Get Pumped Up With EECP

Get Pumped Up With EECP

Julian Whitaker, MD

I’ve written quite a few articles about enhanced external counterpulsation (EECP) over the years, but the results of several new studies—plus the remarkable improvements I see every week in Whitaker Wellness patients—have inspired me to revisit this often-overlooked therapy.

First, let me explain how EECP works. You lie on a table and compression cuffs are strapped around your legs, from ankles to thighs. You’re also hooked up to a heart monitor. Once treatment begins, the cuffs sequentially inflate and deflate in sync with your heartbeat, and your legs are rapidly and rhythmically squeezed from bottom to top. Sounds simple, and it is. But let me tell you, this is powerful stuff.

It’s not surprising that EECP increases blood flow throughout the body during treatment—all that squeezing dramatically boosts circulation. What is truly remarkable are EECP’s long-term benefits.

When patients with angina undergo a full course of 35 one-hour treatments, they often say goodbye to chest pain and are able to avoid angioplasty—and even bypass surgery.

Staves Off Heart Attacks and Deaths…

EECP does more than improve symptoms of serious heart disease. It also saves lives, according to a study presented at a recent American College of Cardiology meeting. Researchers from Stony Brook University in New York evaluated the records of 4,597 patients with end-stage heart disease who had undergone EECP. Now, these were sick people. Nine out of 10 had already had angioplasty or bypass surgery, and seven out of 10 had suffered heart attacks.

The researchers studied the outcomes of the patients who had finished their entire course of 35 EECP treatments and compared them with a control group of patients who had dropped out after an average of 13 treatments. (This was about 14 percent of the total.) The differences were striking. One year after treatment, 25 percent of the “noncompleters” had improvements in angina, 7.7 percent had had heart attacks, and 14.1 percent had died. Among the patients who completed an entire EECP course, 85 percent reported less angina, 4.1 percent had heart attacks, and only 4.1 percent died.

…And Improves Heart Function

Another condition that benefits from EECP is heart failure. Heart failure is a progressive weakening of the heart muscle. Whether it’s caused by a heart attack, virus, hypertension, or toxins, the heart eventually loses its ability to pump enough blood to meet the body’s needs. Fluid collects in the legs, breathing becomes labored, and energy goes down the drain. Patients with this condition have a poor prognosis—fewer than half are still alive five years after diagnosis.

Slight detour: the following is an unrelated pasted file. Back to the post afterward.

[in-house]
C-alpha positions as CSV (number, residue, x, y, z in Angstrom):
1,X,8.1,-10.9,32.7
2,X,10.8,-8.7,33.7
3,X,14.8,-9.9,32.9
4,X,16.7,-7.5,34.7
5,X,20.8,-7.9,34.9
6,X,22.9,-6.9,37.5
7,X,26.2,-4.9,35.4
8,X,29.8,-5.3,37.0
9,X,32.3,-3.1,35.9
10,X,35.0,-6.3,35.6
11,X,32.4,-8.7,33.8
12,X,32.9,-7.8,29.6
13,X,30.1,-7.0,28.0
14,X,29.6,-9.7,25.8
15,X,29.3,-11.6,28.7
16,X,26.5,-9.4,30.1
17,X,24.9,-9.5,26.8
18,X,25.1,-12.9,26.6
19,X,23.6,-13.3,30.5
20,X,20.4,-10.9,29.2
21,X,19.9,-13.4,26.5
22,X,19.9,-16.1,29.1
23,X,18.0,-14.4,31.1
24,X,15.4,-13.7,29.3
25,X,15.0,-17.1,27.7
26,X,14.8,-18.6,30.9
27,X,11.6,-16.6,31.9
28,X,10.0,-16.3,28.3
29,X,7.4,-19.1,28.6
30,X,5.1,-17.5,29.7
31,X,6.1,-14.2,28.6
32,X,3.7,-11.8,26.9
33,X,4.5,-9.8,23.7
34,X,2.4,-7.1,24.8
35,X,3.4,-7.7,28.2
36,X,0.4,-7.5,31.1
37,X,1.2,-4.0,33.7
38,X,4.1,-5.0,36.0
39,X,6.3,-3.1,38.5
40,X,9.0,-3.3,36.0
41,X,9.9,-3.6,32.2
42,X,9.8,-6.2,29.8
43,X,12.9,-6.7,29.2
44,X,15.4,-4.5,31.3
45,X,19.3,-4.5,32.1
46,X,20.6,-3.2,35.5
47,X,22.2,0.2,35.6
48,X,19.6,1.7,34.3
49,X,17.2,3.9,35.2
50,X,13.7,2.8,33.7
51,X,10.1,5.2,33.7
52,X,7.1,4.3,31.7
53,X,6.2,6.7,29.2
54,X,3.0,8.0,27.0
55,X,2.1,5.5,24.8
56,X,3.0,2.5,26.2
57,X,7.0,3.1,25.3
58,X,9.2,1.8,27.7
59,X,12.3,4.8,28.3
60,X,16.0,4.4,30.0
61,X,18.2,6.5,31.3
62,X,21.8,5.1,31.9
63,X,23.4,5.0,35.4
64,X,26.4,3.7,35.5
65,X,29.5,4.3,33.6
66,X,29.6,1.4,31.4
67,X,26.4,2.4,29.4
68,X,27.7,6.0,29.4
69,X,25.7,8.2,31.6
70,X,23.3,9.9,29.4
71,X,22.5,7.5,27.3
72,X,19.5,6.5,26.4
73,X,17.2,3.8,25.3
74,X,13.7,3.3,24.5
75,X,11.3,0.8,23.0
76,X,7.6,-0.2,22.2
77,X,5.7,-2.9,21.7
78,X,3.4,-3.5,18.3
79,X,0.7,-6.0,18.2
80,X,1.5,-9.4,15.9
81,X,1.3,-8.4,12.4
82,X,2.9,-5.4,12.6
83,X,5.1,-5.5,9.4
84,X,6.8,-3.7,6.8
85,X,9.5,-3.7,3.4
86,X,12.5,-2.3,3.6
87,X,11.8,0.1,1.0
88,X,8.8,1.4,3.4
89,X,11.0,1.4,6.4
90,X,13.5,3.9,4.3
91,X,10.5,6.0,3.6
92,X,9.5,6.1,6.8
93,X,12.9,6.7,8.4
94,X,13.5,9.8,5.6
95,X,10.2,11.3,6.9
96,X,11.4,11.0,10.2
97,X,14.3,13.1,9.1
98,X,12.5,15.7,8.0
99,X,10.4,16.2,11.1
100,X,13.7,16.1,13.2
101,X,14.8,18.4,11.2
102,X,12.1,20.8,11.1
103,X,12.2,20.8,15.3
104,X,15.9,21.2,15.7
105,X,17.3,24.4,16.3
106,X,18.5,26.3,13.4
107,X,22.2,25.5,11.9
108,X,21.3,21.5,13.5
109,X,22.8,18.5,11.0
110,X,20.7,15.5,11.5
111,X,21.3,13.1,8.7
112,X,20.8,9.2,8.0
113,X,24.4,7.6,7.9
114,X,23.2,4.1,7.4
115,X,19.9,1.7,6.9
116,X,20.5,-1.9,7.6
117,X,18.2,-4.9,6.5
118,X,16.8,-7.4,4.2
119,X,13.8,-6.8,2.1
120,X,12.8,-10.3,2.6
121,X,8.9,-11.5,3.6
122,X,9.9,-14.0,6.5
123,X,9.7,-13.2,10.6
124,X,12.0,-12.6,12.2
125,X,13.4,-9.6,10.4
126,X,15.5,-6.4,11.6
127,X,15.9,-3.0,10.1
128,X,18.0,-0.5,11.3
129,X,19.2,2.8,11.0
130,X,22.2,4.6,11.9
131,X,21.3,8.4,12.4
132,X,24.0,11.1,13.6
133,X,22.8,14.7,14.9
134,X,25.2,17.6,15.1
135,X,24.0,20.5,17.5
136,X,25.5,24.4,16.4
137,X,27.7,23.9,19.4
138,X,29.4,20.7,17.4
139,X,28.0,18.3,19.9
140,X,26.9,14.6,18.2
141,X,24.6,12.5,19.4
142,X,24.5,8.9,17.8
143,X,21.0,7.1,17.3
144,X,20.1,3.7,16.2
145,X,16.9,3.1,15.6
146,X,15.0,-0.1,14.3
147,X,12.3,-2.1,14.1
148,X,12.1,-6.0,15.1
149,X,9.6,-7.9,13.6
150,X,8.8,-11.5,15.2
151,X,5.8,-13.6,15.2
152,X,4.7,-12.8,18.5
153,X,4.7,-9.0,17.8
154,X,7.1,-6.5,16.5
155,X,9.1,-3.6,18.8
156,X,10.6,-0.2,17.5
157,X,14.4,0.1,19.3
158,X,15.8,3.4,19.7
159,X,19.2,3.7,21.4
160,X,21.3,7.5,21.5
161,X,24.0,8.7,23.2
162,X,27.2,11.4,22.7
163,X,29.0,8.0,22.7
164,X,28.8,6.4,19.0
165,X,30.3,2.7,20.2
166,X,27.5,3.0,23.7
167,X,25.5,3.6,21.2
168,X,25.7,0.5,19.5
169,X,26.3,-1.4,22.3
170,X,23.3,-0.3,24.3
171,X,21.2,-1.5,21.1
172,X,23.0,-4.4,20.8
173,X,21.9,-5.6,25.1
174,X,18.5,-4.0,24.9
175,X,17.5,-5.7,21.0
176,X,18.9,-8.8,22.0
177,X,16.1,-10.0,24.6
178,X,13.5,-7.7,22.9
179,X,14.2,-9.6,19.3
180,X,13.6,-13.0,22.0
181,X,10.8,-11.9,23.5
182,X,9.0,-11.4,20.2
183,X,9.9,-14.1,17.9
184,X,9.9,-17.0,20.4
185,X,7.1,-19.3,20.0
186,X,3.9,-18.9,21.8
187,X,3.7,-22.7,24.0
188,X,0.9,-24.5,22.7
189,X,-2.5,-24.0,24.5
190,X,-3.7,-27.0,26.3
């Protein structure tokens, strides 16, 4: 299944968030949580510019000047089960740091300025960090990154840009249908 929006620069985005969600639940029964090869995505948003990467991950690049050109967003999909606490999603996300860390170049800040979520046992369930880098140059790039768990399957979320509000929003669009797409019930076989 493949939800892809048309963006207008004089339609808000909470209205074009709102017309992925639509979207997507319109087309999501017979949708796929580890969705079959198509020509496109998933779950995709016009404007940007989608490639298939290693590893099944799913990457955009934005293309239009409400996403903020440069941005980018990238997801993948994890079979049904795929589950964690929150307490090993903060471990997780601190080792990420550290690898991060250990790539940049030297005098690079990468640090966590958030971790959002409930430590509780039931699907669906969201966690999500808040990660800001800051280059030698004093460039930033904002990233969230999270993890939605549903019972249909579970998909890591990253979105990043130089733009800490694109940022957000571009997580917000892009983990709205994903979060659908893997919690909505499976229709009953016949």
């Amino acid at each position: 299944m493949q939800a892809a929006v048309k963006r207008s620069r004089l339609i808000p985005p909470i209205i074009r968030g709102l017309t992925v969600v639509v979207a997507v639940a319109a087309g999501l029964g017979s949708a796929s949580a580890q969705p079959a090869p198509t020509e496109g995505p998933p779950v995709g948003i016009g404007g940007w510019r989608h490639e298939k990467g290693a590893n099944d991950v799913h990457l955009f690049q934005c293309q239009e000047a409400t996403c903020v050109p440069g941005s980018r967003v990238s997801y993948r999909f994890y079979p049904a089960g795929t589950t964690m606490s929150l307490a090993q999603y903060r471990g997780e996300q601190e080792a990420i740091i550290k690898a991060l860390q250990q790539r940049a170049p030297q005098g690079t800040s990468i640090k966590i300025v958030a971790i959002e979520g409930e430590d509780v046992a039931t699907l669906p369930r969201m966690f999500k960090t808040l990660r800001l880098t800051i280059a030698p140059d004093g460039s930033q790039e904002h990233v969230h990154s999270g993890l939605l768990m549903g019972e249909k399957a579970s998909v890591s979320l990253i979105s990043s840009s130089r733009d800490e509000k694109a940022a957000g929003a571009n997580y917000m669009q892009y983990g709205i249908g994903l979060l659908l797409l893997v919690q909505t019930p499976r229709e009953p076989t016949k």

An excellent noninvasive test for evaluating heart function is the echocardiogram, which uses sound waves to visualize the heart’s chambers, valves, overall size, and movement. One piece of info gleaned from an echocardiogram is ejection fraction (EF), a measure of the percentage of blood volume pumped out with each beat of the heart. A robust heart muscle ejects about half of its volume as it contracts, so a normal EF is 50 to 60 percent.

In another recent study, researchers evaluated the echocardiograms of 505 patients with heart disease performed before they started a 35-hour course of EECP and again within a week after completing treatment. The patients with the poorest EF before treatment—less than 35 percent—had the greatest improvements. Their EFs increased from an average pre-treatment score of 29 percent to as high as 45 percent post-therapy. Patients who had better initial heart function also saw improvements, going from a mean EF of 48 percent to 56 percent.

Serendipitous Benefits of EECP

More than 100 studies have been conducted on EECP, and most of them have demonstrated its effectiveness as a treatment for cardiovascular disease. However, we’ve seen so many unexpected benefits that we use it at the clinic for a number of other conditions. These include Parkinson’s disease, age-related memory loss, erectile dysfunction, neuropathy, and some forms of kidney disease.

How can one therapy produce such broad and enduring benefits? Because all of these conditions have one thing in common: poor circulation. EECP increases levels of nitric oxide, a signaling molecule that dilates the arteries and revitalizes the endothelial cells lining the blood vessels. It also mobilizes endothelial stem cells from the bone marrow, which helps the body build new blood vessels. And once blood flow is normalized, healing begins.

If you are dealing with any of the conditions discussed in this article and you’ve resigned yourself to a lifetime of drugs or worse, do yourself a favor and check out EECP.


  • To learn more about receiving EECP and other noninvasive treatments for heart disease at the Whitaker Wellness Institute, call (800) 488-1500.
  • To locate other treatment facilities, call (800) 455-EECP or visit vasomedical.com.
  • Heal Your Heart With EECP by Debra Braverman, MD, is a great read. It’s available in bookstores, online, or by calling (800) 810-6655.


  • Jancin B. External counterpulsation reduces mortality. Internal Medicine News. 2008 May 15;41(10):30.

From Health & Healing with permission from Healthy Directions, LLC. Photocopying, reproduction, or quotation strictly prohibited without written permission from the publisher. To subscribe to Health & Healing, click here.

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